Live and Let Die...


Last year Michael bought me this book. I was beginning to think about keeping bees, and because Michael is as sweet as he is, he listened and surprised me with The Beekeeper's Bible: Bees, Honey, Recipes & Other Home Uses, by Richard Jones and Sharon Sweeney-Lynch. This book got rave reviews and I thought, "yeah, I can do this by reading a book"... but I will say that I was more confused after reading sections of this book than I was before I started!! So I decided I needed to find the answers to the questions I had by going on YouTube and watching some videos. Still confused. Finally, I thought I had a good handle on the work and supplies I needed to keep bees but I still didn't understand how to even get them! Should I buy a Nuc? A NUC? What in the world is a nuc?

Then I read that Colorado required beekeepers to become certified to purchase bees.

That did it. I knew I needed to take a class. I found To Bee or Not To Bee online and registered for the Introduction to Beekeeping Class (as I mentioned in the last blog).

Gregg McMahan was a great instructor! His passion for beekeeping was shared with the class in a very entertaining, no-nonsense, and animated way.

We learned about three hive types: Langstroth, Warre, and Top Bar. Here is a cheat sheet on info for these three.

Hive Type Pluses Minuses

Langstroth Standard Sizes Bees like to move down, not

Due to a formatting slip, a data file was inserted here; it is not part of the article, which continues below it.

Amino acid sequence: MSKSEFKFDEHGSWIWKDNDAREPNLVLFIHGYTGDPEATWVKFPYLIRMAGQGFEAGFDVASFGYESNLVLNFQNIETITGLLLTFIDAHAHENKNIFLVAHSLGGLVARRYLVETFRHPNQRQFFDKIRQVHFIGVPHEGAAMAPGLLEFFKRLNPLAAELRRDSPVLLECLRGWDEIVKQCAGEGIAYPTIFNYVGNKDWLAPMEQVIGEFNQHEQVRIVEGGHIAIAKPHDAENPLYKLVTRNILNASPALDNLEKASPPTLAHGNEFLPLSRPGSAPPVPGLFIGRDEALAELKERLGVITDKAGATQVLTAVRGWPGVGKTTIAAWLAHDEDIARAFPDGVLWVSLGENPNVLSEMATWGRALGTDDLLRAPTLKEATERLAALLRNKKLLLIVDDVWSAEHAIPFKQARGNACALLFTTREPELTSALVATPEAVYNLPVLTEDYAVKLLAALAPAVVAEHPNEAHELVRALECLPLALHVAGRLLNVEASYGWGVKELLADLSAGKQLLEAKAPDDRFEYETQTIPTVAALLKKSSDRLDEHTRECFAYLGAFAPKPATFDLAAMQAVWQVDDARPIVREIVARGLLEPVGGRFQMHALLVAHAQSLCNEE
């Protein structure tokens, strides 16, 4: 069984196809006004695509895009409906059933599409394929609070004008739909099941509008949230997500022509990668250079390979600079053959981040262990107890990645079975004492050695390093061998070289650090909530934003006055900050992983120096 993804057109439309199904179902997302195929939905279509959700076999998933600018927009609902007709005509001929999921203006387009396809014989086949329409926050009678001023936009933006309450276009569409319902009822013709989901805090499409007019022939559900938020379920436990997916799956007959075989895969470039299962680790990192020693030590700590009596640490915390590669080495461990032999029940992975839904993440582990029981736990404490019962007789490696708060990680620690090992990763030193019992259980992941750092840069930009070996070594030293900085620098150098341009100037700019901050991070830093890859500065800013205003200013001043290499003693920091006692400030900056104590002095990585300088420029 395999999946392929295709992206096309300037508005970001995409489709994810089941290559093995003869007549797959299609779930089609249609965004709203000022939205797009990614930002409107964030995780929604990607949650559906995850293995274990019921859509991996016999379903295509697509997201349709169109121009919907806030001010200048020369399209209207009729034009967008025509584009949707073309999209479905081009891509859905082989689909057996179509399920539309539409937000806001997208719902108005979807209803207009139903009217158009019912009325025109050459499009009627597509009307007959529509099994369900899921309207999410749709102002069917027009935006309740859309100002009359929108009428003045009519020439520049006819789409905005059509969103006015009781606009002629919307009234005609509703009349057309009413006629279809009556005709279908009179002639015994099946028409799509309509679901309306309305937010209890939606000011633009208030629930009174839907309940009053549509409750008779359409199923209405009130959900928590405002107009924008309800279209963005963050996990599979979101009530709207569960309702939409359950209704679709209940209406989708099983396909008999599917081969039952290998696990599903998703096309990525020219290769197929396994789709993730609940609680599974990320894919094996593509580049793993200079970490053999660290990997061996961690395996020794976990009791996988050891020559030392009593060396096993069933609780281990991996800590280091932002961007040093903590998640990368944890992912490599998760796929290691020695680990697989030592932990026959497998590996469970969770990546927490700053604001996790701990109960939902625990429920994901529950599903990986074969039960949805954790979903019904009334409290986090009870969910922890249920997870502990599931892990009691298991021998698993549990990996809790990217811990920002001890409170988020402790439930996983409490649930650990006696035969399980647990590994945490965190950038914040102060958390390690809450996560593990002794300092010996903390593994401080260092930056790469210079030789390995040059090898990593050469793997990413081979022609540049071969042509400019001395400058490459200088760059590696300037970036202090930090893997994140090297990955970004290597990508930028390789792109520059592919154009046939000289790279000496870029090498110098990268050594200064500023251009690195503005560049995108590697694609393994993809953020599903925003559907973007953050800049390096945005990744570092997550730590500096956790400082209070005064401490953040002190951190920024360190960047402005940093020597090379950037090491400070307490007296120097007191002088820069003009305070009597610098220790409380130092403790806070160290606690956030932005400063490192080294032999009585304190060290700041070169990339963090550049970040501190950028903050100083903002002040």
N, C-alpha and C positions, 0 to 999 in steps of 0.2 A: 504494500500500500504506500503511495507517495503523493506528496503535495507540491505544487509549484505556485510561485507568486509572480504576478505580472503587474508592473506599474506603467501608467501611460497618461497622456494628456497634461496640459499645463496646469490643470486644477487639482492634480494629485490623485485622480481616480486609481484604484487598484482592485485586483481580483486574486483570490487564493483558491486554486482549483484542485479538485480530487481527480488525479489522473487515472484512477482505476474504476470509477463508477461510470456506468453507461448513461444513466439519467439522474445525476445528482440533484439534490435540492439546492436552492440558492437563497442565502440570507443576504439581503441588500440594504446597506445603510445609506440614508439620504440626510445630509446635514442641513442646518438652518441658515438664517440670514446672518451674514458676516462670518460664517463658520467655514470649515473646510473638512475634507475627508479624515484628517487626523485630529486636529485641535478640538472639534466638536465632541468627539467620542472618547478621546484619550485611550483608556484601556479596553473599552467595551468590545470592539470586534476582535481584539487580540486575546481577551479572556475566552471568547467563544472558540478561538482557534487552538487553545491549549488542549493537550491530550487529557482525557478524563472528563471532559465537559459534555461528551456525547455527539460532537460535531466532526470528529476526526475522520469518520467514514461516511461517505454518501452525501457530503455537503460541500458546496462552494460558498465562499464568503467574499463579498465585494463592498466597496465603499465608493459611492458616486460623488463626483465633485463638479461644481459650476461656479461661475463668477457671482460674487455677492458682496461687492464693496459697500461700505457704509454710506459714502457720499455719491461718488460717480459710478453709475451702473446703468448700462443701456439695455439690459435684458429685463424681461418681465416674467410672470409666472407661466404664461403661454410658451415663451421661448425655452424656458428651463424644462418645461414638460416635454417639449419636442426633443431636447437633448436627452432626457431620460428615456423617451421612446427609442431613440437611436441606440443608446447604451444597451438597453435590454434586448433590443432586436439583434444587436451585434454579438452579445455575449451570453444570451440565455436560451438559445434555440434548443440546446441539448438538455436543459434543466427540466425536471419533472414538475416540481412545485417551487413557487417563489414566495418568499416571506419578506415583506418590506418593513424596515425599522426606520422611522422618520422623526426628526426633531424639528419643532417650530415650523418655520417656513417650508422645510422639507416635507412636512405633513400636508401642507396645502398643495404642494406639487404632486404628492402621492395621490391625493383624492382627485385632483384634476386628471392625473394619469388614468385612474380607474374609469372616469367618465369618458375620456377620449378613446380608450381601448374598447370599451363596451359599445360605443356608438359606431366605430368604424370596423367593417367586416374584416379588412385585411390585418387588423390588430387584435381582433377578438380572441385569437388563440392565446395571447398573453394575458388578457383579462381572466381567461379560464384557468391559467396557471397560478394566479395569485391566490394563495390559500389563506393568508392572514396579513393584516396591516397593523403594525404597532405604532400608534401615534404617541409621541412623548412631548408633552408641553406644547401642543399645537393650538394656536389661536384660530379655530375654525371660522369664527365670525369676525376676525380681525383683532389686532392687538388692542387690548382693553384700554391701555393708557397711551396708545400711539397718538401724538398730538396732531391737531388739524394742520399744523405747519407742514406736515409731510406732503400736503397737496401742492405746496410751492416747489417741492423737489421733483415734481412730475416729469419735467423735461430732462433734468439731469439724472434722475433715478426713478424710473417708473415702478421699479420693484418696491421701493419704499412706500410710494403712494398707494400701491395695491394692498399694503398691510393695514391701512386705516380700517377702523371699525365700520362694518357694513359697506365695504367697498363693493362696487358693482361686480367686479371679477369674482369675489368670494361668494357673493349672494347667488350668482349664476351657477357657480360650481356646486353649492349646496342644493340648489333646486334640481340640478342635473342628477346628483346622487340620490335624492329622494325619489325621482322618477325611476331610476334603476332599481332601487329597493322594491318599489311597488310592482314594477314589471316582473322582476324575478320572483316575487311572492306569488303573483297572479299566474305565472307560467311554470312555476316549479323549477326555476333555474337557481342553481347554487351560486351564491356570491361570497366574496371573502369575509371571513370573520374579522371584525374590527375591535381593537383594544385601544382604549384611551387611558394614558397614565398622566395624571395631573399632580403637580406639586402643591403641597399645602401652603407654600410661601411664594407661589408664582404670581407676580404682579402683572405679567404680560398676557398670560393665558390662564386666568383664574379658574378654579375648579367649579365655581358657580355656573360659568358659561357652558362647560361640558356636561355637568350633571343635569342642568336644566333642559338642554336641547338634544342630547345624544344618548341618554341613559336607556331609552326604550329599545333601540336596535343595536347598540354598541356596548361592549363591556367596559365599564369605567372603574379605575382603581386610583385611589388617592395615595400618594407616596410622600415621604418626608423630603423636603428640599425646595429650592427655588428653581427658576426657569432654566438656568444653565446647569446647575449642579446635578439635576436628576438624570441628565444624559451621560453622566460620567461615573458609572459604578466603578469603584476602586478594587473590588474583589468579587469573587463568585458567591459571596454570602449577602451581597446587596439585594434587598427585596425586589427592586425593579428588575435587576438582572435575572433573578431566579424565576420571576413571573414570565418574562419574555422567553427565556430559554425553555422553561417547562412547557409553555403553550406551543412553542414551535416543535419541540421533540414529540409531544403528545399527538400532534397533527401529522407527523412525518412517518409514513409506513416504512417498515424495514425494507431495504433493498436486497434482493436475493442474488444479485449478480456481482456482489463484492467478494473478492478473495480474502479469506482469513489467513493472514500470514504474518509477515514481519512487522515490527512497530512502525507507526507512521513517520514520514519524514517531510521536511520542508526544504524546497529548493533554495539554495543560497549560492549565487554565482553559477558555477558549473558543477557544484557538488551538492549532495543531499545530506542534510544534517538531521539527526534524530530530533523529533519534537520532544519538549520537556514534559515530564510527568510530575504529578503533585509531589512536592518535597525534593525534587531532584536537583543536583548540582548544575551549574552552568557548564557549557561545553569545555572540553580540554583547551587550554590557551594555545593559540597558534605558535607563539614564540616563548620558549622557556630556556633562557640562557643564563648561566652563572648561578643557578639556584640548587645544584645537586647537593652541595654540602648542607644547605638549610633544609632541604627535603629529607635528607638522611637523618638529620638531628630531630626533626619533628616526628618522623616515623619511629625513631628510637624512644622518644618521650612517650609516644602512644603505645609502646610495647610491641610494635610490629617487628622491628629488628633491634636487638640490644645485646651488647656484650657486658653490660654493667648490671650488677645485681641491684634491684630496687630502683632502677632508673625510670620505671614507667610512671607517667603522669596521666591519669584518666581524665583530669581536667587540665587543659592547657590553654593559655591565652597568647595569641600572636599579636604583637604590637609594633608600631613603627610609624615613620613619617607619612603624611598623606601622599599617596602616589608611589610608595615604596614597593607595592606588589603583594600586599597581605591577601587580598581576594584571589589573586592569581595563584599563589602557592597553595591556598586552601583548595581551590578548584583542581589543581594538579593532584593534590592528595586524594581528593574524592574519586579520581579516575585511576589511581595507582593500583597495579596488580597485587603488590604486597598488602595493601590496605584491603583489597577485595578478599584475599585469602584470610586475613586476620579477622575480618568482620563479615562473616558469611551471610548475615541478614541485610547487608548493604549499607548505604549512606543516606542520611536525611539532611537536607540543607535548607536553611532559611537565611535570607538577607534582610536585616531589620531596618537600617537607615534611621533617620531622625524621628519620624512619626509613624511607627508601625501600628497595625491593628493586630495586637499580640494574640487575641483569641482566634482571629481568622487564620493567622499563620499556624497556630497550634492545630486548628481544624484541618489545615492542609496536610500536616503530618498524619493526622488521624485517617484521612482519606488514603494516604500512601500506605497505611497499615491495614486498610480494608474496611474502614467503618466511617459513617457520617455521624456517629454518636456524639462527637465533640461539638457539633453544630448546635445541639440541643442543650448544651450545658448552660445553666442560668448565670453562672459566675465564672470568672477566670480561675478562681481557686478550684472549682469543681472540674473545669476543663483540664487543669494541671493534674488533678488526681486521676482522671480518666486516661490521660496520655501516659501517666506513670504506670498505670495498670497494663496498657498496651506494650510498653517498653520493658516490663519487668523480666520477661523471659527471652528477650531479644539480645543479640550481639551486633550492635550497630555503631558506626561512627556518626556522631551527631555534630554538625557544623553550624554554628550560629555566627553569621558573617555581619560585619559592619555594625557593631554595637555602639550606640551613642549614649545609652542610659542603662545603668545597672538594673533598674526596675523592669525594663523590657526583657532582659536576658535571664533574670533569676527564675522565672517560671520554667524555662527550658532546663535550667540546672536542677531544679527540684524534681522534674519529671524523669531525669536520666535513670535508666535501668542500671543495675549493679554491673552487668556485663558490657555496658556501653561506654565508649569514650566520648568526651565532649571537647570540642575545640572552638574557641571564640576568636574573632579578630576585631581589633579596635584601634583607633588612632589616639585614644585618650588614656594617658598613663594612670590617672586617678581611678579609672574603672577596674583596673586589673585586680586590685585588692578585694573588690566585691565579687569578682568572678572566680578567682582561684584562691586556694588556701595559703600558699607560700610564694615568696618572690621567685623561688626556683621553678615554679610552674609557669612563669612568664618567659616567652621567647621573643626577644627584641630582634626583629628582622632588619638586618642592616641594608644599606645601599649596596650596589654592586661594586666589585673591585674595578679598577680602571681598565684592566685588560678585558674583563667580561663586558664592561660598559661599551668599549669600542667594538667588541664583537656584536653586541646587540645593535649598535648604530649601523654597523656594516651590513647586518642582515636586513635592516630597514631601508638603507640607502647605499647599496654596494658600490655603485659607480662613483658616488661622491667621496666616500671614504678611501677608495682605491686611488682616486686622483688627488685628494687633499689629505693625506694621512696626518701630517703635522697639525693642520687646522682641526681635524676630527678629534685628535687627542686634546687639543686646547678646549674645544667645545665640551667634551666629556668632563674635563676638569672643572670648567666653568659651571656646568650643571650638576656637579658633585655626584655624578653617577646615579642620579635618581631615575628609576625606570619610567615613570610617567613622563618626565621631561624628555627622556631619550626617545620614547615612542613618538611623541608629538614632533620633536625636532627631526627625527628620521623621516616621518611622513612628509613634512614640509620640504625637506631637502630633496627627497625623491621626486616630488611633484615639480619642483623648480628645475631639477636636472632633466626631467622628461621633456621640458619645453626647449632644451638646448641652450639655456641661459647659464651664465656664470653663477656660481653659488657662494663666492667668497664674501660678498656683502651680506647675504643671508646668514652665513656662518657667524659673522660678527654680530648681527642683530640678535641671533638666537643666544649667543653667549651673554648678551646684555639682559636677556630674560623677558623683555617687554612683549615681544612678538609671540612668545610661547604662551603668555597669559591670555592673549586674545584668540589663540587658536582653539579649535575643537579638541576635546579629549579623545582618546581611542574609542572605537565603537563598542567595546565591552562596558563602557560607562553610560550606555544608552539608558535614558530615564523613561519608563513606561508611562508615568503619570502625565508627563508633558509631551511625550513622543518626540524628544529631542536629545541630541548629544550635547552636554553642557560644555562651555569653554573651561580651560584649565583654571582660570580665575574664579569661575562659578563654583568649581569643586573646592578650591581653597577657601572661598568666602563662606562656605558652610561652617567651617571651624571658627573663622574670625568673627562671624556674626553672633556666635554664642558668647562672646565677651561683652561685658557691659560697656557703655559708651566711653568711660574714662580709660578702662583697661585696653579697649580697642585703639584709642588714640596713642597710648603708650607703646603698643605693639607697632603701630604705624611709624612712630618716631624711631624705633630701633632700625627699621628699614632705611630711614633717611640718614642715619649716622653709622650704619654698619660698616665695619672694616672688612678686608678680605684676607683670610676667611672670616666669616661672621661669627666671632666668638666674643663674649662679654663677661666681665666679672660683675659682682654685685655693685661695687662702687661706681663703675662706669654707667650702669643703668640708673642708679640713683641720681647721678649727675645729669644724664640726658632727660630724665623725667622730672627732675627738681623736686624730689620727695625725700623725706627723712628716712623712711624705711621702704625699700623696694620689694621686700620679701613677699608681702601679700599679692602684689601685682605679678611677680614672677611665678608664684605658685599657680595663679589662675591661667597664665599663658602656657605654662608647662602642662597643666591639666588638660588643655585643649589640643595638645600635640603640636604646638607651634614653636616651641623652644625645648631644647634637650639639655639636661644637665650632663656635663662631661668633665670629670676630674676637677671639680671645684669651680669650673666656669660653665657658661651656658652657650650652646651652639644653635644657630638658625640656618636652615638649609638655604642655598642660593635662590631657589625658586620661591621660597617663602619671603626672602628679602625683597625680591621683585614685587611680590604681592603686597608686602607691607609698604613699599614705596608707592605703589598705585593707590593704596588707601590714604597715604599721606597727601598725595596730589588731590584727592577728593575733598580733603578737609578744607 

Can harvest honey without up so bees may not have

damaging the comb enough honey for the

Easy honey extraction winter if it is all in the top

8 or 10 frame, S, M, L sizes supers.

Top Bar No supers so lighter to inspect Require more frequent

An inexpensive option inspections*

No standardization of sizes

Less Honey harvest

Warre Low maintenance Expensive

Self regulating Difficult to add supers to

bottom

Can't use an entrance feeder

The biggest topic of conversation in this class revolved around the "James Bond style of beekeeping"... that would be "Live and Let Die". This discussion was based on people who get bees and just leave them alone (and one of the main reasons for the certification process). These bees generally don't make it here. It is not prudent to follow this bee philosophy while living at altitude. It was very important to Gregg that we all understood the three major things you MUST do to support a healthy hive.

1. Feed your bees!

2. Read your brood!

3. Treat for Varroa Mites

Varroa mites? Guess that's a sign it's time for me to sign up for the Beginning Beekeeping Class. I have NO idea what reading your brood actually looks like, I think I need more help.

So I am left thinking "5 beekeepers, 6 opinions?"... I guess I'm going to find out for myself!

Can't wait to take the next class!

Thanks for reading and I'll post again soon!

* "more frequent (at least twice a week) inspections during honey flow/comb building season in order to intervene if they start to attach their comb onto more than one bar." Mother Earth News


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This picture of my bees was taken 5/24/16, in this picture are eggs, larvae, and capped brood.  Plus you can see the pollen they've stored up!

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